PHILADELPHIA (CBS) – Face The Nation Moderator John Dickerson commented on the apparent foreign policy differences that exist between Donald Trump and some of his nominees, particularly General James Mattis at Defense and Rex Tillerson at State, telling Chris Stigall on Talk Radio 1210 WPHT that if the confusion over contradictory messaging is not cleared up, it could lead to real consequences.
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“I think he’s not a hands-on guy. That’s fine. Delegating is a perfectly reasonable management structure, but when the guy at the top says we should be making hamburgers and you’re saying we should be selling salads, there’s a disconnect there. The question on Russia is, you have Donald Trump saying we should get along. We should be friends. Then you have his Secretary of State and Secretary of Defense saying the United States needs to take proportional action to counter the Russian threat. Those are very different views of the world and they relate, not just simply to the views you might have at a cocktail party, but to actual action that needs to be taken.”READ MORE: Philadelphia Police Officer Injured After Being Dragged By Vehicle During Traffic Stop: Police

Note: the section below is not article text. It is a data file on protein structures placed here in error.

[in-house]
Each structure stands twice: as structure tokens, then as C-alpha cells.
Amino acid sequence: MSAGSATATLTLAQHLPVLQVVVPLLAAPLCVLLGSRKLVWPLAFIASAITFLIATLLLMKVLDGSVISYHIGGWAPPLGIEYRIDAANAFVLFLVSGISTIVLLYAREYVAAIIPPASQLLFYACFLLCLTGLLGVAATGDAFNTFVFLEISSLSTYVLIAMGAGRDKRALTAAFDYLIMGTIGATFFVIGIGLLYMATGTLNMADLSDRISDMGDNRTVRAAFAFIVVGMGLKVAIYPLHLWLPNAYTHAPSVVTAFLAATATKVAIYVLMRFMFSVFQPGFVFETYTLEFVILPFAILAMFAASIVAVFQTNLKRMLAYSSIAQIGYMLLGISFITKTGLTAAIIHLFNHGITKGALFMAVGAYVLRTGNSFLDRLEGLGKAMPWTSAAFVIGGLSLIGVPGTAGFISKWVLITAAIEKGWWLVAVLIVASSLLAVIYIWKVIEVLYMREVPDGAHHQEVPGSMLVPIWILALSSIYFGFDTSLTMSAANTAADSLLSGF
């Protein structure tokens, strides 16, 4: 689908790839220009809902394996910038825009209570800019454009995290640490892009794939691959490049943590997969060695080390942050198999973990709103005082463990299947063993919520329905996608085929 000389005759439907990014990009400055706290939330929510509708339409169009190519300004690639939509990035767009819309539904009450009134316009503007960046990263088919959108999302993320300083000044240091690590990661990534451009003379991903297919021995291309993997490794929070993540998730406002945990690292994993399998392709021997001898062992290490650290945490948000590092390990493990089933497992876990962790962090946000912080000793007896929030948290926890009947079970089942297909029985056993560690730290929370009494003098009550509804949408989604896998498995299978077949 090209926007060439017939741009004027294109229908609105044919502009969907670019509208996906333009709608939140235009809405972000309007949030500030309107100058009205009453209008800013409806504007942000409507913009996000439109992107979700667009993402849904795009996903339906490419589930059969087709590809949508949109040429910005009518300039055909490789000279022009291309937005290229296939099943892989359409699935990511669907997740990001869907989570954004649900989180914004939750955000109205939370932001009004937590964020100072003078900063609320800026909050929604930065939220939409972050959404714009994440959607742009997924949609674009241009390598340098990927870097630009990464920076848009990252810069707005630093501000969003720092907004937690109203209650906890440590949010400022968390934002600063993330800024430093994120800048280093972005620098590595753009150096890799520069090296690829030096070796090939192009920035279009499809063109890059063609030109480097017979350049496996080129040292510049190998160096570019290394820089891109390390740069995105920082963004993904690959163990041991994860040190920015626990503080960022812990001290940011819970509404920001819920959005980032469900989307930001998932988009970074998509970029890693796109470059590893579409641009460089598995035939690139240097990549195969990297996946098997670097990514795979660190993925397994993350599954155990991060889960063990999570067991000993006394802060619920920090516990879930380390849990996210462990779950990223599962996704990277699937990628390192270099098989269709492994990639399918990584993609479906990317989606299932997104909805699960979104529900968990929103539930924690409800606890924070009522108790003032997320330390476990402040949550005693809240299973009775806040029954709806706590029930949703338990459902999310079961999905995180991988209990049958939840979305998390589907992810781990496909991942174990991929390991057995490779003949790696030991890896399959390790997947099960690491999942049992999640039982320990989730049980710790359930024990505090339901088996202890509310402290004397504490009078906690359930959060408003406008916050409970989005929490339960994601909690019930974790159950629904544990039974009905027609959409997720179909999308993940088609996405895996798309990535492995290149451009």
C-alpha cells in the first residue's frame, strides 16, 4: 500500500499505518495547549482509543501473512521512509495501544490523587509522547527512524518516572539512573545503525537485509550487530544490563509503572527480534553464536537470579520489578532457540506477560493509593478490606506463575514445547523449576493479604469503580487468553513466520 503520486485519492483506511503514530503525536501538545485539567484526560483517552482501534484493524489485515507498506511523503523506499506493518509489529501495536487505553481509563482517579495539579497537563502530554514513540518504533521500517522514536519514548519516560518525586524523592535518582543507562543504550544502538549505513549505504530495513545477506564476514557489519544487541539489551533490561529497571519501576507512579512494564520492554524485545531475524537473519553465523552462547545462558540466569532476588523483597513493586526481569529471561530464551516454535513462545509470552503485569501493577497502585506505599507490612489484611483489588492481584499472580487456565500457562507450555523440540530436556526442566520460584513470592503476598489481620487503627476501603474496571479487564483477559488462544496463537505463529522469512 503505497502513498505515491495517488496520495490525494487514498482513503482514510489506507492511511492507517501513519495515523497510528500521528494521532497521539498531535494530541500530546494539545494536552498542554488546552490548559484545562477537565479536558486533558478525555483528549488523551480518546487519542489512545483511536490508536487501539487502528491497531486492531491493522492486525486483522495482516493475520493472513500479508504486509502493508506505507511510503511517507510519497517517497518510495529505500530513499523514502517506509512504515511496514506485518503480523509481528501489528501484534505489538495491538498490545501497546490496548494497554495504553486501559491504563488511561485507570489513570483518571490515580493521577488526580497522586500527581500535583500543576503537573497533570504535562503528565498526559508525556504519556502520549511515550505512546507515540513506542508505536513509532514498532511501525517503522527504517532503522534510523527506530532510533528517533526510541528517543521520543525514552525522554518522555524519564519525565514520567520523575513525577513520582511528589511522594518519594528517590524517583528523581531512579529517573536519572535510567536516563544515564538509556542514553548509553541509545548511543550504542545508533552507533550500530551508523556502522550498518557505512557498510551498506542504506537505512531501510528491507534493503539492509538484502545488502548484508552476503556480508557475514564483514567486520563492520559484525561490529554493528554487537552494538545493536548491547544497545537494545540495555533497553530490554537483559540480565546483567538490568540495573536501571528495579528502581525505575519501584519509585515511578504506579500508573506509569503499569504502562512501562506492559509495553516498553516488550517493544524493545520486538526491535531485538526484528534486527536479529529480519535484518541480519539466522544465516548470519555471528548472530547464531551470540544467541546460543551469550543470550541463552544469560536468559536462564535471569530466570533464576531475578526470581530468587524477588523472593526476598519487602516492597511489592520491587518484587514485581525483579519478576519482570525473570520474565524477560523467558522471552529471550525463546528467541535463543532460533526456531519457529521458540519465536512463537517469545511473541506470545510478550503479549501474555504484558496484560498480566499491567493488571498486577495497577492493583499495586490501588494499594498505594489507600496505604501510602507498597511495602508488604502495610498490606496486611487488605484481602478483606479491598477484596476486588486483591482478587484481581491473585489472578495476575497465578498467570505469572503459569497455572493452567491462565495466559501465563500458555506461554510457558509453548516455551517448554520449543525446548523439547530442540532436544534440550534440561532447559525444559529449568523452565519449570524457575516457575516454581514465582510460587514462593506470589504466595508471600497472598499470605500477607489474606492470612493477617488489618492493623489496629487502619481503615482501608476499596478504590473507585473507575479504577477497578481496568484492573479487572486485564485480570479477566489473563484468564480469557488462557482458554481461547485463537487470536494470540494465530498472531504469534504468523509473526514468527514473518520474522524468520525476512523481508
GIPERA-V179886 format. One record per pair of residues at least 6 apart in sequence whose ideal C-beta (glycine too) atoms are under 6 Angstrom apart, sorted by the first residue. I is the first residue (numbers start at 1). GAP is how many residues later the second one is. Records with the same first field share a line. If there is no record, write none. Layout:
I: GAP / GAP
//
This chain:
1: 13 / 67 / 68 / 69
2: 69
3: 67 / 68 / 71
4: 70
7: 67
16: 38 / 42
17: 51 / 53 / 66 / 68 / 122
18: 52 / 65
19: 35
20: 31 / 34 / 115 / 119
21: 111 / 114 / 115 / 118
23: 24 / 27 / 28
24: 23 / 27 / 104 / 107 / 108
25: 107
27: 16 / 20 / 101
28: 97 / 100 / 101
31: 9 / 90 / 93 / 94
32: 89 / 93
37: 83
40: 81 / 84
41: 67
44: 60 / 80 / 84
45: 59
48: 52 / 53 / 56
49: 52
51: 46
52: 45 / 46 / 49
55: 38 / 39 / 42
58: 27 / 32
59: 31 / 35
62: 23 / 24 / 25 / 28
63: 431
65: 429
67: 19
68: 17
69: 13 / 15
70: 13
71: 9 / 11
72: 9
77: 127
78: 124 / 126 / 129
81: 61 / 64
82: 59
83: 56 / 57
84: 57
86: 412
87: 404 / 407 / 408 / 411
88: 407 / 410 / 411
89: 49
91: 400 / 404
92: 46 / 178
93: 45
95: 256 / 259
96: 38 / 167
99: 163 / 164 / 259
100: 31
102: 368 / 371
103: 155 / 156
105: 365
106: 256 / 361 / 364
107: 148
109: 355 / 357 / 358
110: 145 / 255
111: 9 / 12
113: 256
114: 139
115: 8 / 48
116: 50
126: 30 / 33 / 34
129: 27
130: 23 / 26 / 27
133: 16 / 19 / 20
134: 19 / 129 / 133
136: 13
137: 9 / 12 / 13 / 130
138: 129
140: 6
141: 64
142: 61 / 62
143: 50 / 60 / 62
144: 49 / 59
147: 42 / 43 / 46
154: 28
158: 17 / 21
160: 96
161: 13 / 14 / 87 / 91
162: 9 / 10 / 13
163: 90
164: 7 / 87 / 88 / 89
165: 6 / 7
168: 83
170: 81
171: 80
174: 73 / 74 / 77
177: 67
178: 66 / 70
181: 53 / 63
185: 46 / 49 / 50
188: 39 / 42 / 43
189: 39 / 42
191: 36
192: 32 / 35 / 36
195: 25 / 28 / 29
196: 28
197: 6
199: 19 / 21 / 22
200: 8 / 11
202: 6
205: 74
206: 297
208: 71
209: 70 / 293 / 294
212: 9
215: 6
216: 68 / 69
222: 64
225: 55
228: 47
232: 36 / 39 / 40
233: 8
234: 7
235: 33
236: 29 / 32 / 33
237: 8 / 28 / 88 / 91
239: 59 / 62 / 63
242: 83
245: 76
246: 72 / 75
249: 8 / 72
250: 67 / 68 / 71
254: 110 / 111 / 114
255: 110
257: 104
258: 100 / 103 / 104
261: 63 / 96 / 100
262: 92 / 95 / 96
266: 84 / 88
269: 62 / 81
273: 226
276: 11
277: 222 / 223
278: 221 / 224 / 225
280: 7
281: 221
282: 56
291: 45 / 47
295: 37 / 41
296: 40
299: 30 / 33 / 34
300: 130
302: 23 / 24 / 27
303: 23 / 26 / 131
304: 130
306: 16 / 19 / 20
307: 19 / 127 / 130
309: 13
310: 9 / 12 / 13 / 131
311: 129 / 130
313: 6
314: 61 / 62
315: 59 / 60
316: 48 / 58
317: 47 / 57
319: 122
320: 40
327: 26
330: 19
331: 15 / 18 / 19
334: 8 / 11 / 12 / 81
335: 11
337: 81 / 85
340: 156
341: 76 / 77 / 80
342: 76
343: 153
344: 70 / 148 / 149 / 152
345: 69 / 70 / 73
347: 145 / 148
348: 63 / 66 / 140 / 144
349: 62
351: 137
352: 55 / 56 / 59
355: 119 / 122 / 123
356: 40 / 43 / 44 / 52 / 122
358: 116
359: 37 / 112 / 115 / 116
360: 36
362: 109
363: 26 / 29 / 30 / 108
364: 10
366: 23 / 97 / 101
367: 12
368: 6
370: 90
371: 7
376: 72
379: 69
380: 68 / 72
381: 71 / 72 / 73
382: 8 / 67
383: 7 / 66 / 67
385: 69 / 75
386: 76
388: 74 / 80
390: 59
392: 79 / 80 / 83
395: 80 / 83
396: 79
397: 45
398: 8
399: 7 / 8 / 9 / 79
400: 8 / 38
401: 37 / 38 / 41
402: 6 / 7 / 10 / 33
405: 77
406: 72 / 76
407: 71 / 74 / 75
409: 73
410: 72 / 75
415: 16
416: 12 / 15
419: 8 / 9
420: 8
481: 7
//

Dickerson said the incoming administration needs to make it clear where they stand and who is in charge.
“Who is running the show here? What’s the policy? Who dictates it? That’s not just important for the people involved in government to know who is running the show, but also foreign countries, in particular in this case, Russia to know what’s happening and who do they pay attention to? Do they pay attention to the Secretary of Defense and State or do they listen to the President, himself?”
He pointed out that nations around the globe will act based on many different factors, and mixing policy preferences could cause additional problems for the incoming President.MORE NEWS: Multi-Vehicle Crash On Route 42 Leaves 1 Person Injured In Gloucester Township
“Other countries don’t just sit there and say we’ll wait for a couple of weeks and let it all get settled out. They make decisions. They make alliances. They draw all kinds of goofy conclusions…In foreign capitals, when they say to themselves, well this is what the administration really feels and they do so based on, kind of, loose information, then they make alliances and decisions and start nuclear programs and put troops in certain places. These words, particularly in foreign affairs, and the confusion, tends to create activity.”